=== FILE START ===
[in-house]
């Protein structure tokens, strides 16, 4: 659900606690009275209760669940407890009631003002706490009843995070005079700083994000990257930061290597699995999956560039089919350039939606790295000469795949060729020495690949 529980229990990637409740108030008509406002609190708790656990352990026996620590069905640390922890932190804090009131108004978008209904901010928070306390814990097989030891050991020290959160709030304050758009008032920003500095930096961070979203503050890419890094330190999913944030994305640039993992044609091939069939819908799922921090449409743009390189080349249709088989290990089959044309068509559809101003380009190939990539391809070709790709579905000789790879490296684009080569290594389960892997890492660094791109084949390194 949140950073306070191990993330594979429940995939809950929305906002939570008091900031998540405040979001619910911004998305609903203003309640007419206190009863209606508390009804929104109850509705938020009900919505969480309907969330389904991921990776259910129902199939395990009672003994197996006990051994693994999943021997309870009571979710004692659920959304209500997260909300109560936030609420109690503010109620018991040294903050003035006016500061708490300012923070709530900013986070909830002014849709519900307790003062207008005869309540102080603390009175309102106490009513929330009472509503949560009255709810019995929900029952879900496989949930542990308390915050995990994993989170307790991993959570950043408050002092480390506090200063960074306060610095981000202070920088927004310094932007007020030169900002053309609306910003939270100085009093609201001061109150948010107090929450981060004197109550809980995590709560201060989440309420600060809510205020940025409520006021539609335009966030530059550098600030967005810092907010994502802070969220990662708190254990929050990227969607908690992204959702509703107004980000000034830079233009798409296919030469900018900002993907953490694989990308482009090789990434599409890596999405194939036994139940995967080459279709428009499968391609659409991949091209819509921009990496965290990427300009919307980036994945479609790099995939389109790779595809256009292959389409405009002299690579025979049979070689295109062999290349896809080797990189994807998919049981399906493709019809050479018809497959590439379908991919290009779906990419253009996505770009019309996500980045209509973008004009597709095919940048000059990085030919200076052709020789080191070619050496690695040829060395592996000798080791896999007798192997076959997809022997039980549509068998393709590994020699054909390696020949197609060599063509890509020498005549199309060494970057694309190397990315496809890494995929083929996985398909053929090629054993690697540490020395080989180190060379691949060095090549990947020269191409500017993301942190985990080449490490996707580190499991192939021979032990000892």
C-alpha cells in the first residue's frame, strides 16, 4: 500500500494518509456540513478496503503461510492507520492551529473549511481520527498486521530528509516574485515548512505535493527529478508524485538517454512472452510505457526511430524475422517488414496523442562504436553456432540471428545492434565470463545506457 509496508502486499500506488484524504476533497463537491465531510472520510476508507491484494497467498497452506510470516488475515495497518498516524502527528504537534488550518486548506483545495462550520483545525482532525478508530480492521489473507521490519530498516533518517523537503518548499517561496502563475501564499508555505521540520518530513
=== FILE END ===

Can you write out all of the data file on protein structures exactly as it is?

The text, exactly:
[in-house]
């Protein structure tokens, strides 16, 4: 659900606690009275209760669940407890009631003002706490009843995070005079700083994000990257930061290597699995999956560039089919350039939606790295000469795949060729020495690949 529980229990990637409740108030008509406002609190708790656990352990026996620590069905640390922890932190804090009131108004978008209904901010928070306390814990097989030891050991020290959160709030304050758009008032920003500095930096961070979203503050890419890094330190999913944030994305640039993992044609091939069939819908799922921090449409743009390189080349249709088989290990089959044309068509559809101003380009190939990539391809070709790709579905000789790879490296684009080569290594389960892997890492660094791109084949390194 949140950073306070191990993330594979429940995939809950929305906002939570008091900031998540405040979001619910911004998305609903203003309640007419206190009863209606508390009804929104109850509705938020009900919505969480309907969330389904991921990776259910129902199939395990009672003994197996006990051994693994999943021997309870009571979710004692659920959304209500997260909300109560936030609420109690503010109620018991040294903050003035006016500061708490300012923070709530900013986070909830002014849709519900307790003062207008005869309540102080603390009175309102106490009513929330009472509503949560009255709810019995929900029952879900496989949930542990308390915050995990994993989170307790991993959570950043408050002092480390506090200063960074306060610095981000202070920088927004310094932007007020030169900002053309609306910003939270100085009093609201001061109150948010107090929450981060004197109550809980995590709560201060989440309420600060809510205020940025409520006021539609335009966030530059550098600030967005810092907010994502802070969220990662708190254990929050990227969607908690992204959702509703107004980000000034830079233009798409296919030469900018900002993907953490694989990308482009090789990434599409890596999405194939036994139940995967080459279709428009499968391609659409991949091209819509921009990496965290990427300009919307980036994945479609790099995939389109790779595809256009292959389409405009002299690579025979049979070689295109062999290349896809080797990189994807998919049981399906493709019809050479018809497959590439379908991919290009779906990419253009996505770009019309996500980045209509973008004009597709095919940048000059990085030919200076052709020789080191070619050496690695040829060395592996000798080791896999007798192997076959997809022997039980549509068998393709590994020699054909390696020949197609060599063509890509020498005549199309060494970057694309190397990315496809890494995929083929996985398909053929090629054993690697540490020395080989180190060379691949060095090549990947020269191409500017993301942190985990080449490490996707580190499991192939021979032990000892």
C-alpha cells in the first residue's frame, strides 16, 4: 500500500494518509456540513478496503503461510492507520492551529473549511481520527498486521530528509516574485515548512505535493527529478508524485538517454512472452510505457526511430524475422517488414496523442562504436553456432540471428545492434565470463545506457 509496508502486499500506488484524504476533497463537491465531510472520510476508507491484494497467498497452506510470516488475515495497518498516524502527528504537534488550518486548506483545495462550520483545525482532525478508530480492521489473507521490519530498516533518517523537503518548499517561496502563475501564499508555505521540520518530513